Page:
During the gilded age, when the remote Maine resort of Bar Harbor was considered second only to Newport on the summer social tour, partners in the Morgan Bank, or ‘Morgan Men’, as they were known, were mainstays of the opulent summer community.  It was understandable.  Their employer had long and deep ties to the resort—J.P. Morgan’s wife, the former Frances Tracy, had summered there since childhood, when Bar Harbor was still called Eden and had returned most summers since.  The great banker, more restless, traveled back and forth on his yacht Corsair, an imperial presence on the social scene.  Louis Auchincloss, in A Voice From Old New York, remembered his parents, who summered in Bar Harbor, cancelling a previous social engagement when summoned to dine with Morgan aboard Corsair.  When young Auchincloss questioned his parents—his father did a great deal of business with the Morgan firm—about throwing over their intended hostess for that evening, his mother simply told him that ‘someday you will understand’.  
One of the Morgan partners at Bar Harbor was George S. Bowdoin, a grandson of Alexander Hamilton—another of whose grandchildren was married to Morgan’s son-in-law Pierson Hamilton, also a partner in the bank, also a Bar Harbor summer resident.  Mrs. Bowdoin, the former Julia Irving Grinnell, was the great niece of Washington Irving.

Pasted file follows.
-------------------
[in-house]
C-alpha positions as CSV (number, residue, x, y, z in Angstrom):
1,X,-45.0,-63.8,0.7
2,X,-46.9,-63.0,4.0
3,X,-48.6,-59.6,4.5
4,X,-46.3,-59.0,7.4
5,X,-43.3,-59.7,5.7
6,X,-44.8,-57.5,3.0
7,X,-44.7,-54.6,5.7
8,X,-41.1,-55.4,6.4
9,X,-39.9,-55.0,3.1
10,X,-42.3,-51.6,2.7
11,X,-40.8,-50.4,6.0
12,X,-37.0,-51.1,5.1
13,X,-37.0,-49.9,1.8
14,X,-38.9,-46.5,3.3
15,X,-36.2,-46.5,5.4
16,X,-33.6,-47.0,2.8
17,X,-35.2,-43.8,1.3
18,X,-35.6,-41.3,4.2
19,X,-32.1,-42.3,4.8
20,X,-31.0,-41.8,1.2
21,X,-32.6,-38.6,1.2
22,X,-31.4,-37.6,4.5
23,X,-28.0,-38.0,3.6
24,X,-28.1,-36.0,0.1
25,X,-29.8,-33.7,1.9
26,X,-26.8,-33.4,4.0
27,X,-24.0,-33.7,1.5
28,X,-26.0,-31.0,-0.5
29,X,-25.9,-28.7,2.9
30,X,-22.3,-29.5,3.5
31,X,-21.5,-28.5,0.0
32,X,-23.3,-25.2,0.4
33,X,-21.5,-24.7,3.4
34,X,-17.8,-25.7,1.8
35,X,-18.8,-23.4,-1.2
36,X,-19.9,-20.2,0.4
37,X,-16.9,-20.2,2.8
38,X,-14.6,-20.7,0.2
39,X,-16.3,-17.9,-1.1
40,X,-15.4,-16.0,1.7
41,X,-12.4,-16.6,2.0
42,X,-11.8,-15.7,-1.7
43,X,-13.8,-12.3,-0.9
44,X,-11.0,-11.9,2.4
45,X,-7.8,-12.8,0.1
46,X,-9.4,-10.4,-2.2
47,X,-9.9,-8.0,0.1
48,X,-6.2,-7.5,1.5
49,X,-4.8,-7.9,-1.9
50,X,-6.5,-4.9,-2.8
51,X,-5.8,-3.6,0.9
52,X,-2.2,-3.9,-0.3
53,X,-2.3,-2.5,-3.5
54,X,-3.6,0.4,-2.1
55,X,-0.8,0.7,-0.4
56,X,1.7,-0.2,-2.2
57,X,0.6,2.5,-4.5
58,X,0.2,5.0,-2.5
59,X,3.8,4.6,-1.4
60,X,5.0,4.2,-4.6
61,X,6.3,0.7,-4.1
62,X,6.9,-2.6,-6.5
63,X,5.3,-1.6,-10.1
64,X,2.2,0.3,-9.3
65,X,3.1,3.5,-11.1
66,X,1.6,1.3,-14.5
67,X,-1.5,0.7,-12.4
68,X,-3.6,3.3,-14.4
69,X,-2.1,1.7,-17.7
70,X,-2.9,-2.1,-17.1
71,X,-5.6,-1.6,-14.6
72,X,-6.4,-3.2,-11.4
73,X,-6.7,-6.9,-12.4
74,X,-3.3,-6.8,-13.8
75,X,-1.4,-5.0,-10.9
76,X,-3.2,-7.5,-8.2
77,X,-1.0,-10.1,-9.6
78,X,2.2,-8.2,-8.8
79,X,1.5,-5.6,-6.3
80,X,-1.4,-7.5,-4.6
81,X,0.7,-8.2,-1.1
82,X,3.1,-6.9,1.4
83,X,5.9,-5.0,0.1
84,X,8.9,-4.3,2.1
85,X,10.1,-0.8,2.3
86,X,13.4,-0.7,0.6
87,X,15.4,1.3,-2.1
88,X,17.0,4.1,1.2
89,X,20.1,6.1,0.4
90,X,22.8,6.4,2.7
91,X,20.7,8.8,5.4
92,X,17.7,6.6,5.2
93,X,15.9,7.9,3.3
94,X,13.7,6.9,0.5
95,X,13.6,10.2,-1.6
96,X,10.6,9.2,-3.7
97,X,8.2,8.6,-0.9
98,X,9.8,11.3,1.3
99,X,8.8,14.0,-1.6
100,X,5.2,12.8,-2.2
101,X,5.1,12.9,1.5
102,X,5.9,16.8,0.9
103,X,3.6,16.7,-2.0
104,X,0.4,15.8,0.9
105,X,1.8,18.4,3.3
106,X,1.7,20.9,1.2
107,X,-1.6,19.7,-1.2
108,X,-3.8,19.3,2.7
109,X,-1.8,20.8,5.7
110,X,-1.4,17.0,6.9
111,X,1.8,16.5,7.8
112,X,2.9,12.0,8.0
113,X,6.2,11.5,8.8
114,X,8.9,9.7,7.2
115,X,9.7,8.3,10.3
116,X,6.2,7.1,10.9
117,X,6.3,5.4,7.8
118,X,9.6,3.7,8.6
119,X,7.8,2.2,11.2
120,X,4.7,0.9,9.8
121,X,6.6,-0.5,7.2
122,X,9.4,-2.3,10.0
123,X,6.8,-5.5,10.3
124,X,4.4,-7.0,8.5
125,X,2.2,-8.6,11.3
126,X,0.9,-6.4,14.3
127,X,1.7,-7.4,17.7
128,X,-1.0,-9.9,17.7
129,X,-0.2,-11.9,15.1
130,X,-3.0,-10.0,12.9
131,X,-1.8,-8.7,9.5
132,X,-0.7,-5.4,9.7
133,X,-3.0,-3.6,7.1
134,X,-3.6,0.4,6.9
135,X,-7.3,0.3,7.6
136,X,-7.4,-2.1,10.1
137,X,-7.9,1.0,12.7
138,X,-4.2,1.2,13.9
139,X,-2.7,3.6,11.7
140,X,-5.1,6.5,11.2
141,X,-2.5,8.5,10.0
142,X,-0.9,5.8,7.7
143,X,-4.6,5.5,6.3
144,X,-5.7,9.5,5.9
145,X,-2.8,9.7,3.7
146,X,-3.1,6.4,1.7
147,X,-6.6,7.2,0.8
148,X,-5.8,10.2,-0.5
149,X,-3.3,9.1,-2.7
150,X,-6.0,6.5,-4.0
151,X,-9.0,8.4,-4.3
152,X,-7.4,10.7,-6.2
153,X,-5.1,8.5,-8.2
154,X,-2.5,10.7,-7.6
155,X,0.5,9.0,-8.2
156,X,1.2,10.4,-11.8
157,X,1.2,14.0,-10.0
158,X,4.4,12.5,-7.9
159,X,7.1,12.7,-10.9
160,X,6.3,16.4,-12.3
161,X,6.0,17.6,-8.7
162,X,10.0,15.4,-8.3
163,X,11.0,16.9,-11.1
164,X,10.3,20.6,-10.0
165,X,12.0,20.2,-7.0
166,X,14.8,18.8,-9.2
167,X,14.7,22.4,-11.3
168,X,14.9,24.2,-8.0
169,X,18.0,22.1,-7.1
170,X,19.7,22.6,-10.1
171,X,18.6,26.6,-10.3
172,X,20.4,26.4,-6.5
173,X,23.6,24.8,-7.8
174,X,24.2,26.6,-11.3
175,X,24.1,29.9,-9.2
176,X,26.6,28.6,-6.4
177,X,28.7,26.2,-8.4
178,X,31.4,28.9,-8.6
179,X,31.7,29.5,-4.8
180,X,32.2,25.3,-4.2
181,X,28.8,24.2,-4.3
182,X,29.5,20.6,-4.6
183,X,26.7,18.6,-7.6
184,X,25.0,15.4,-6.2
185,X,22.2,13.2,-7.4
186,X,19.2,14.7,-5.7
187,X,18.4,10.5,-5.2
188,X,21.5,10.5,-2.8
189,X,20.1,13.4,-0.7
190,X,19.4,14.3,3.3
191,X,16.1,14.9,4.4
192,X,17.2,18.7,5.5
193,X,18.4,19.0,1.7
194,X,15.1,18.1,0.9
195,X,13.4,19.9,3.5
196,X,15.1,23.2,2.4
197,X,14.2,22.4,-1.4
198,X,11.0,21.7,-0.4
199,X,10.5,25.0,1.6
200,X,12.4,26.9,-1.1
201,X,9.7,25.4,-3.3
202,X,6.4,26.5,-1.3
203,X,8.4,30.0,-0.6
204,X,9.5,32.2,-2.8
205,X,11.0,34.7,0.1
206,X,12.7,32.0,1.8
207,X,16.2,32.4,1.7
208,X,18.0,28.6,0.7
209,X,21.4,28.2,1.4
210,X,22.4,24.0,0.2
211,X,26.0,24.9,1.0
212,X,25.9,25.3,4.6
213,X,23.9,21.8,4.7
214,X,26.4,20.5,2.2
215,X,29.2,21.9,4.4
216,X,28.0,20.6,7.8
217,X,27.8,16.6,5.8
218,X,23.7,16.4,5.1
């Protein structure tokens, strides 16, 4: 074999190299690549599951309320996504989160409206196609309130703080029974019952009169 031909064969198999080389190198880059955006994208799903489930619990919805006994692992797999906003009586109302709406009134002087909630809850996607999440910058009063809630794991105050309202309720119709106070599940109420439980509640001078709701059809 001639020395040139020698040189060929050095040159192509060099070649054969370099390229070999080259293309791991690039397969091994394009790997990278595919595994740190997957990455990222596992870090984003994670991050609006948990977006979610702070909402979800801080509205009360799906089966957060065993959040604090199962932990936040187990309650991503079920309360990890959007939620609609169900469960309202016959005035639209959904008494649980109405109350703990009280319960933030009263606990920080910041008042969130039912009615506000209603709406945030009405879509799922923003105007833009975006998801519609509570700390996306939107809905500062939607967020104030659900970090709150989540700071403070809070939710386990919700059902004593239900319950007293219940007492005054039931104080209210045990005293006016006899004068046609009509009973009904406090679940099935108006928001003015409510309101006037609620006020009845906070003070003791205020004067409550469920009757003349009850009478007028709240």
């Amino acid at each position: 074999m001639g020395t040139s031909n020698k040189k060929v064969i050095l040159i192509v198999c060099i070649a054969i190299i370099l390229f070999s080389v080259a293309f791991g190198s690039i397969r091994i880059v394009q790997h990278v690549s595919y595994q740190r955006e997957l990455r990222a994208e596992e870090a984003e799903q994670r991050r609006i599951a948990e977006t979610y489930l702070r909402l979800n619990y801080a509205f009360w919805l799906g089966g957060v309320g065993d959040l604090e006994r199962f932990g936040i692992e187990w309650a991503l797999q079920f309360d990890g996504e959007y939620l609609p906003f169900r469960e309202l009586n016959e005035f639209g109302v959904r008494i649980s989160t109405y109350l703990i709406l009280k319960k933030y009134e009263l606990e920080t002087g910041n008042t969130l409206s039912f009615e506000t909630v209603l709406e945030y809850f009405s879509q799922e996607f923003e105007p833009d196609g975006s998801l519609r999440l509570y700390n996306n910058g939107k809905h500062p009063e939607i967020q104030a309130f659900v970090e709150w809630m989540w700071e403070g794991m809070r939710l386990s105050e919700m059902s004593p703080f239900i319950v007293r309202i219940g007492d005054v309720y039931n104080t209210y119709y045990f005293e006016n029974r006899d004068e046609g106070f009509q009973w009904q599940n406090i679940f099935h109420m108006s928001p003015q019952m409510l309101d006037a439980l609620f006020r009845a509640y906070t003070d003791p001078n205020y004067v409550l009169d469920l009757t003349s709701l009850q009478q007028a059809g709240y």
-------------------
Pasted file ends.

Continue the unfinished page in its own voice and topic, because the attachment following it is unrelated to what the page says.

The newly completed ‘La Rochelle’, 1903
Ocean Front
In 1901 Bowdoin purchased an in-town shorefront lot on West Street, and commissioned a cottage from architects Andrews, Jacques & Rantoul.   Completed in 1903, the house , curiously urban in that way of houses in grand resorts—were it not for the ocean behind it, one could imagine this house in Kalorama—was a blend of French Renaissance & Georgian, built of brick and Indiana limestone.  Large (Some 35 rooms on four levels) but not vast, elegant but not opulent, it was the first major brick house in a resort hitherto filled mostly with massive stone, shingle and stucco cottages.  The new cottage was called ‘La Rochelle’ after the Bowdoin family’s ancestral town in France.  
First floor and grounds plan
Second Floor Plan
Andrews, Jacques and Rantoul, who designed many of Bar Harbor’s finest cottages—Herbert Jacques summered on Schooner Head south of town—excelled in the design of integrated houses and landscapes, and ‘La Rochelle’ sat well supported by an elegant entrance court separated from the street by an brick and iron fence.  On the ocean side, a huge curving terrace with lattice brick and limestone balustrade on the ocean bluff anchored the house to its site.  An intimate sunken walled garden was adjacent to the entrance court.  Although the architectural framework was provided by the architects, the layout and planting plan were by Beatrix Farrand, whose family had an estate nearby.